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With shares trading at five-year lows and a dividend yield exceeding 6%, now may be a good time to consider shares of small-cap regional bank holding company First Commonwealth Financial (NYSE:FCF). The bank has assets of about $6 billion and operates in 15 counties in western and central Pennsylvania with a total of 110 branch locations -- offering retail banking, loans, investment advisory services, insurance products, and trust services to individuals and small businesses.

First Commonwealth trades at a forward price-earnings ratio of about 17.7, based on the recently lowered consensus estimate of analysts for earnings of $0.63 per share for the 2007 fiscal year. The company sports a dividend yield of 6.1% at $0.68 per share, based on Wednesday's closing price of $11.17, giving it a market cap of about $826 million. Additionally, the company is valued below its peers with a price-book ratio of just 1.45.

As mentioned above, analysts have recently downgraded shares after the company reported bland results on April 19. Analysts believe that a prolonged inverted yield curve and slow growth markets in western Pennsylvania are hampering results at First Commonwealth. However, optimism was expressed for the company's future ability to transition into higher margin commercial real estate lending as it restructures its balance sheet and lending portfolio. Finally, analysts expect the company to experience additional costs as it looks to transform itself into a complete financial services organization.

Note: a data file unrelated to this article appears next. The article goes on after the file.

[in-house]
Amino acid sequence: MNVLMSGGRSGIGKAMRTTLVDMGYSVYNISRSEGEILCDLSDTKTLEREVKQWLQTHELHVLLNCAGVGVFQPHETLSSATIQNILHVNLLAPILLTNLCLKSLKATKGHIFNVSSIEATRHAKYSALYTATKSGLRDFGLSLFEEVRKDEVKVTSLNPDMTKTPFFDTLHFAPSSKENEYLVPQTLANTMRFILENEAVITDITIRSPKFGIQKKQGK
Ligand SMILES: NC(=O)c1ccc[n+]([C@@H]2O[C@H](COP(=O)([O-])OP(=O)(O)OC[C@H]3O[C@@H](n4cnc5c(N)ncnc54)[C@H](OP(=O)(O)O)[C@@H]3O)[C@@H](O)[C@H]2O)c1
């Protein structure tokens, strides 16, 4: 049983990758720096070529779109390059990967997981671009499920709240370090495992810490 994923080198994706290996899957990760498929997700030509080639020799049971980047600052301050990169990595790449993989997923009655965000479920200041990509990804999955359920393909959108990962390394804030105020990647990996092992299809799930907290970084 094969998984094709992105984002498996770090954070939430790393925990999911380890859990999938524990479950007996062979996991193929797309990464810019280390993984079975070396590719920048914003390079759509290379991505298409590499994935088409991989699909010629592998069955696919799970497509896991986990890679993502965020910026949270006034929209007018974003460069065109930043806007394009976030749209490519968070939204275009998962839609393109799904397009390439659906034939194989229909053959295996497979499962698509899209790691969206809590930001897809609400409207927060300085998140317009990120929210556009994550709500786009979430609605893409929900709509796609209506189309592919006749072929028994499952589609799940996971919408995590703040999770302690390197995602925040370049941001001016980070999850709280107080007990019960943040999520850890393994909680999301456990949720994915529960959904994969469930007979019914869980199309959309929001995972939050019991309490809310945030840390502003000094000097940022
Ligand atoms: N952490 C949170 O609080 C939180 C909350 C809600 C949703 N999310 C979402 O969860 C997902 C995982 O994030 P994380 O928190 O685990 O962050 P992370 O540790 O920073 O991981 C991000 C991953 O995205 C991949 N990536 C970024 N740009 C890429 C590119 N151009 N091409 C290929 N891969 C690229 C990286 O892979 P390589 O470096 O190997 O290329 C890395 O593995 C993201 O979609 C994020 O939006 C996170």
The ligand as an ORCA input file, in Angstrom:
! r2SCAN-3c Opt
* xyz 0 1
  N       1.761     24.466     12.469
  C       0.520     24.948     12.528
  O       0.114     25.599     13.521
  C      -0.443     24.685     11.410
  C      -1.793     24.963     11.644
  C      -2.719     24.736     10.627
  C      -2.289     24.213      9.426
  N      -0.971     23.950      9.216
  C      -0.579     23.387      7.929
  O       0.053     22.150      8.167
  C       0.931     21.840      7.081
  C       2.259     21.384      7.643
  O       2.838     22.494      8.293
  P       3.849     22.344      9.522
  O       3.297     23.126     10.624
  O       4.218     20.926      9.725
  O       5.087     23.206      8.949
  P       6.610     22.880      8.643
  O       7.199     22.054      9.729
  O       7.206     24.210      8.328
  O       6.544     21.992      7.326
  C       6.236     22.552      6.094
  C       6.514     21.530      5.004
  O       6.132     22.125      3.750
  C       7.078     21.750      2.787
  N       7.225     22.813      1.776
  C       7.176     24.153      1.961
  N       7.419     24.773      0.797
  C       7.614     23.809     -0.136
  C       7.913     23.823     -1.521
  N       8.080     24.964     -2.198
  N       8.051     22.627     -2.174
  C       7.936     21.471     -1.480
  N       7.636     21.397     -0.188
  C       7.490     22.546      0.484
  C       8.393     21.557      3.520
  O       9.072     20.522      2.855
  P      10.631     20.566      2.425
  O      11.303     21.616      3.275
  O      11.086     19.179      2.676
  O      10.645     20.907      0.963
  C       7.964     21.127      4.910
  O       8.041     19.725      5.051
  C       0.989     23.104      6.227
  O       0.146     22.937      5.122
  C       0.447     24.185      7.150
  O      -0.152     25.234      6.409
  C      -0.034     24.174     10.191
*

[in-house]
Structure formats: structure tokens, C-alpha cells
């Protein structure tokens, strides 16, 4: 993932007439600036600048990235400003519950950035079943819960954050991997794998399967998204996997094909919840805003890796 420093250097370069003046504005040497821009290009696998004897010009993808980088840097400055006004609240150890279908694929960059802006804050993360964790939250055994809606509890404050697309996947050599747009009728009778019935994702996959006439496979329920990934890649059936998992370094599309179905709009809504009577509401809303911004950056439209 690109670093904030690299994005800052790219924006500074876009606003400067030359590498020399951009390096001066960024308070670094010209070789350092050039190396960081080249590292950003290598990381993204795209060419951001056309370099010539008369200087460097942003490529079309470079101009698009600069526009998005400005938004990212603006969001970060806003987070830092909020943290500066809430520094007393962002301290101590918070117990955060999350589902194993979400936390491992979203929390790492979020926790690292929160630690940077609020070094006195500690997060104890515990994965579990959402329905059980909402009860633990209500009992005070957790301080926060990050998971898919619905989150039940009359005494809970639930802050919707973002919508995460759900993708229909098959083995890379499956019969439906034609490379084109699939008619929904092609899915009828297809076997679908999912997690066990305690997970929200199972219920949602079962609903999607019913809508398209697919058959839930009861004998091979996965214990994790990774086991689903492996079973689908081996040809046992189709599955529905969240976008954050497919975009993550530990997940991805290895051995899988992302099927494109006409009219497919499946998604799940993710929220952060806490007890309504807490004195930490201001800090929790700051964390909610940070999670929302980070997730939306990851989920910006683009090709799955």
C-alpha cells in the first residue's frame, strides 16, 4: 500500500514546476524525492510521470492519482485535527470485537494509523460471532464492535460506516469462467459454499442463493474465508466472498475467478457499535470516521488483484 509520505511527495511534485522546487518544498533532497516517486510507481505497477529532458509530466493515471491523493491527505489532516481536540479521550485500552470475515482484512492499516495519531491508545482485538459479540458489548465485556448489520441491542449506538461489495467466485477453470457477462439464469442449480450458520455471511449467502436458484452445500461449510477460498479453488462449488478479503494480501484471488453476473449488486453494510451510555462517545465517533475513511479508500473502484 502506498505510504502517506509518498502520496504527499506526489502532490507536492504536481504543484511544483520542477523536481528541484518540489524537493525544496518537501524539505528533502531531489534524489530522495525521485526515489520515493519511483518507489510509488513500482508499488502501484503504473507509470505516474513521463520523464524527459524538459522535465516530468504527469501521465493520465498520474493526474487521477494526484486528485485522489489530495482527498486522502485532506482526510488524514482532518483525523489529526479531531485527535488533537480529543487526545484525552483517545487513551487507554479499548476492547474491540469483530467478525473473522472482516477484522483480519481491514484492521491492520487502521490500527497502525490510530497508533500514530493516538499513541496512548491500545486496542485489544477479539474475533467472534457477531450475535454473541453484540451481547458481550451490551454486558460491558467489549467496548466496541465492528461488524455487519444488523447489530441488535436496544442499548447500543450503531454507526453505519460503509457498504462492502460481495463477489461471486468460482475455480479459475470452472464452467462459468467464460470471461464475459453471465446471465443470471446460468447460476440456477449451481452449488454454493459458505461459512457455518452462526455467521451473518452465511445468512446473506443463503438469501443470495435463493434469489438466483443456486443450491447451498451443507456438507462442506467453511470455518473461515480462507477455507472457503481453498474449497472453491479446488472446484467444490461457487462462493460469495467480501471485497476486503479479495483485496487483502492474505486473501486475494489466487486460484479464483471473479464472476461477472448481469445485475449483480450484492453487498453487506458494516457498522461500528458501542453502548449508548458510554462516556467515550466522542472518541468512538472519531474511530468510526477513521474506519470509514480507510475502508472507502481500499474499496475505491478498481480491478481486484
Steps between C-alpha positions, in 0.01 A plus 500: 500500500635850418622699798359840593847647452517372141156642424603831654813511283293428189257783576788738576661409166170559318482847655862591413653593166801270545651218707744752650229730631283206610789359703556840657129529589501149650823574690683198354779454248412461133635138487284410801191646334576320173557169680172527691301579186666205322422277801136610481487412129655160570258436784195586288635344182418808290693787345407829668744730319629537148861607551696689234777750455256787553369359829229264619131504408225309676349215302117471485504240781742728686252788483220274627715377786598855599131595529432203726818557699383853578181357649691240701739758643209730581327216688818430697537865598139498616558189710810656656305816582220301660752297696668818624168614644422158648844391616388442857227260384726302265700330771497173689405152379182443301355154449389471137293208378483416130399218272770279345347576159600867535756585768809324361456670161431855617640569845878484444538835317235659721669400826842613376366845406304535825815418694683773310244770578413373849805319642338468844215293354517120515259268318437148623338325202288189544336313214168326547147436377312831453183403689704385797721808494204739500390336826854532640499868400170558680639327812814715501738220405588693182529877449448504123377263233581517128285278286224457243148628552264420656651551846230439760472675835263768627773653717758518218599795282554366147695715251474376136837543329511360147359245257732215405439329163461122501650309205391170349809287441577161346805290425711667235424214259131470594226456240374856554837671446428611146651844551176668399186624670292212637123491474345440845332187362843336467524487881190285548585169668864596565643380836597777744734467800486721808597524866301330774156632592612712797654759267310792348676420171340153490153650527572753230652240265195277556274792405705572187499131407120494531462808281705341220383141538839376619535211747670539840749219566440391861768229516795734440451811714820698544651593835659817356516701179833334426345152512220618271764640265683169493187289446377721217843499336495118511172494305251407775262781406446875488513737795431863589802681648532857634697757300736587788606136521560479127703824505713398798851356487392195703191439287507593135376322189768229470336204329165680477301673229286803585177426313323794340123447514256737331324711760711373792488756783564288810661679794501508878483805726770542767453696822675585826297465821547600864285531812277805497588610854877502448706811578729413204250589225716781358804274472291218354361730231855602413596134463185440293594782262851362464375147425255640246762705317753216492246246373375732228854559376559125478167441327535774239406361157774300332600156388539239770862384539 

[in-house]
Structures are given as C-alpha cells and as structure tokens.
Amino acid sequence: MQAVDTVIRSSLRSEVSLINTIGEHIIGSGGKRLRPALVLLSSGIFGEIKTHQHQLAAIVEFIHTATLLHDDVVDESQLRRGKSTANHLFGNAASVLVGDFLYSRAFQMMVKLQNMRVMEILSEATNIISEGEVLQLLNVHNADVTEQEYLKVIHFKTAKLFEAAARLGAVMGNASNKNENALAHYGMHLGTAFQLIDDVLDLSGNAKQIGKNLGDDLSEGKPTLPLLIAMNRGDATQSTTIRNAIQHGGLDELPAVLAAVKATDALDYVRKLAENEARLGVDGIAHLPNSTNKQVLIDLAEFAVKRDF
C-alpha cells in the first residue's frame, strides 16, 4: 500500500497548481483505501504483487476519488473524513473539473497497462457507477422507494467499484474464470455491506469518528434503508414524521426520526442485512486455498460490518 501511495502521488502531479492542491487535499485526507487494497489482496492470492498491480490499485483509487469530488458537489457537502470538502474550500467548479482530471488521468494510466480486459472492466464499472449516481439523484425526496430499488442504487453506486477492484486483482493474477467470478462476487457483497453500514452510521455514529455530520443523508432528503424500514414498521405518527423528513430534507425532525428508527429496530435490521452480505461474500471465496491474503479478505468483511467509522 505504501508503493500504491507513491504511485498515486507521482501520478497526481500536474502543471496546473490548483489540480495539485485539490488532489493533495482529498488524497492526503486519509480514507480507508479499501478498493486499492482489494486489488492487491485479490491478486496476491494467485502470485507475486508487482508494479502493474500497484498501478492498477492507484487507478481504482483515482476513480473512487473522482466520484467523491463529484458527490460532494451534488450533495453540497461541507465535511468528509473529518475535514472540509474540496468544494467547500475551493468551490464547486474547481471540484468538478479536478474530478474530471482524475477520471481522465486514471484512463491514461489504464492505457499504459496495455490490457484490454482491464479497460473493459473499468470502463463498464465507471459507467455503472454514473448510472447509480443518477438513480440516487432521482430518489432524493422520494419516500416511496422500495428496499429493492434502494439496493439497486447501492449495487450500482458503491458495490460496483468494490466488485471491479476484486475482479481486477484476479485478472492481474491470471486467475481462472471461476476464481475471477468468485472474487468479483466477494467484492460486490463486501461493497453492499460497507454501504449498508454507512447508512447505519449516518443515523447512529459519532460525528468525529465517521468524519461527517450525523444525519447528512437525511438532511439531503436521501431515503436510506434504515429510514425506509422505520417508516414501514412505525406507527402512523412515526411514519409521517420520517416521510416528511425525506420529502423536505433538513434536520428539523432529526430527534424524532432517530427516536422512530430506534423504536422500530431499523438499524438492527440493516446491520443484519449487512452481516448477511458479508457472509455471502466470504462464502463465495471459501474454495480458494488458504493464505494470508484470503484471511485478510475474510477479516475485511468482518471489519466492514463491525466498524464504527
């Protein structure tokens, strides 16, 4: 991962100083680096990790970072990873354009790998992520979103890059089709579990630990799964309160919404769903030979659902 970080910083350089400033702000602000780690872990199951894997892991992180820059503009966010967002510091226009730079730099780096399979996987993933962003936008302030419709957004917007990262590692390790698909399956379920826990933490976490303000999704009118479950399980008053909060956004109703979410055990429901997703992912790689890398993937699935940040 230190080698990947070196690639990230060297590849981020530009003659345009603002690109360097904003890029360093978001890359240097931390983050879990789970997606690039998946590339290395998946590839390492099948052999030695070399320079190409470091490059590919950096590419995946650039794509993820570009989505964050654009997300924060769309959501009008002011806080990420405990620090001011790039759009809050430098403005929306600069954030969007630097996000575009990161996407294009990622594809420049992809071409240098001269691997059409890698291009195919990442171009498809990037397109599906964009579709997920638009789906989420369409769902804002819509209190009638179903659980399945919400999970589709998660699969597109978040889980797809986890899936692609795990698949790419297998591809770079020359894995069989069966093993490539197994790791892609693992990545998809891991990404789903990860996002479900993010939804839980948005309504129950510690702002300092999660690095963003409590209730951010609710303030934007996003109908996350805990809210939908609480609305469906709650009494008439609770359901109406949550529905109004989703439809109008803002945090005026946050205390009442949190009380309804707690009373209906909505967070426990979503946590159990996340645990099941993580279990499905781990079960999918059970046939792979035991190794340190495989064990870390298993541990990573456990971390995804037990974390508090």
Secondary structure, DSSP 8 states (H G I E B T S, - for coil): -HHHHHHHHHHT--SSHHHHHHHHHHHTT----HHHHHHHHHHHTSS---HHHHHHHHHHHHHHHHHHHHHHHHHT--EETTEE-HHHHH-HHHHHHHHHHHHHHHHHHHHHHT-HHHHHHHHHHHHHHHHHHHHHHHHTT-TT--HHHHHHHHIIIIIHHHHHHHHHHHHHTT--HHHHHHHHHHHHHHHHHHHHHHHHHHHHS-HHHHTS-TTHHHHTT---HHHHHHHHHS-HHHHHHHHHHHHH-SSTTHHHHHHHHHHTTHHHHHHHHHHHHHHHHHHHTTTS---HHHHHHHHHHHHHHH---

With its consistent history of both paying and increasing dividends to shareholders, First Commonwealth is part of the Mergent Dividend Achievers 50 Index. To become eligible for inclusion in the Dividend Achievers Index, a stock must be incorporated in the USA, trade on one of the three major markets, and have increased its annual regular dividend payments for the last 10 or more consecutive years.

With the company currently trading at five-year lows and sporting a dividend yield over 6%, now may be a good time for income investors to consider a position in First Commonwealth. At this attractive entry point, the company pays patient investors to wait for either improved operating results or a potential takeover to add some stock price appreciation to the nice dividend yield.

FCF 1-yr chart

fcf

Disclosure: none

Source: First Commonwealth Financial: Paying You to Wait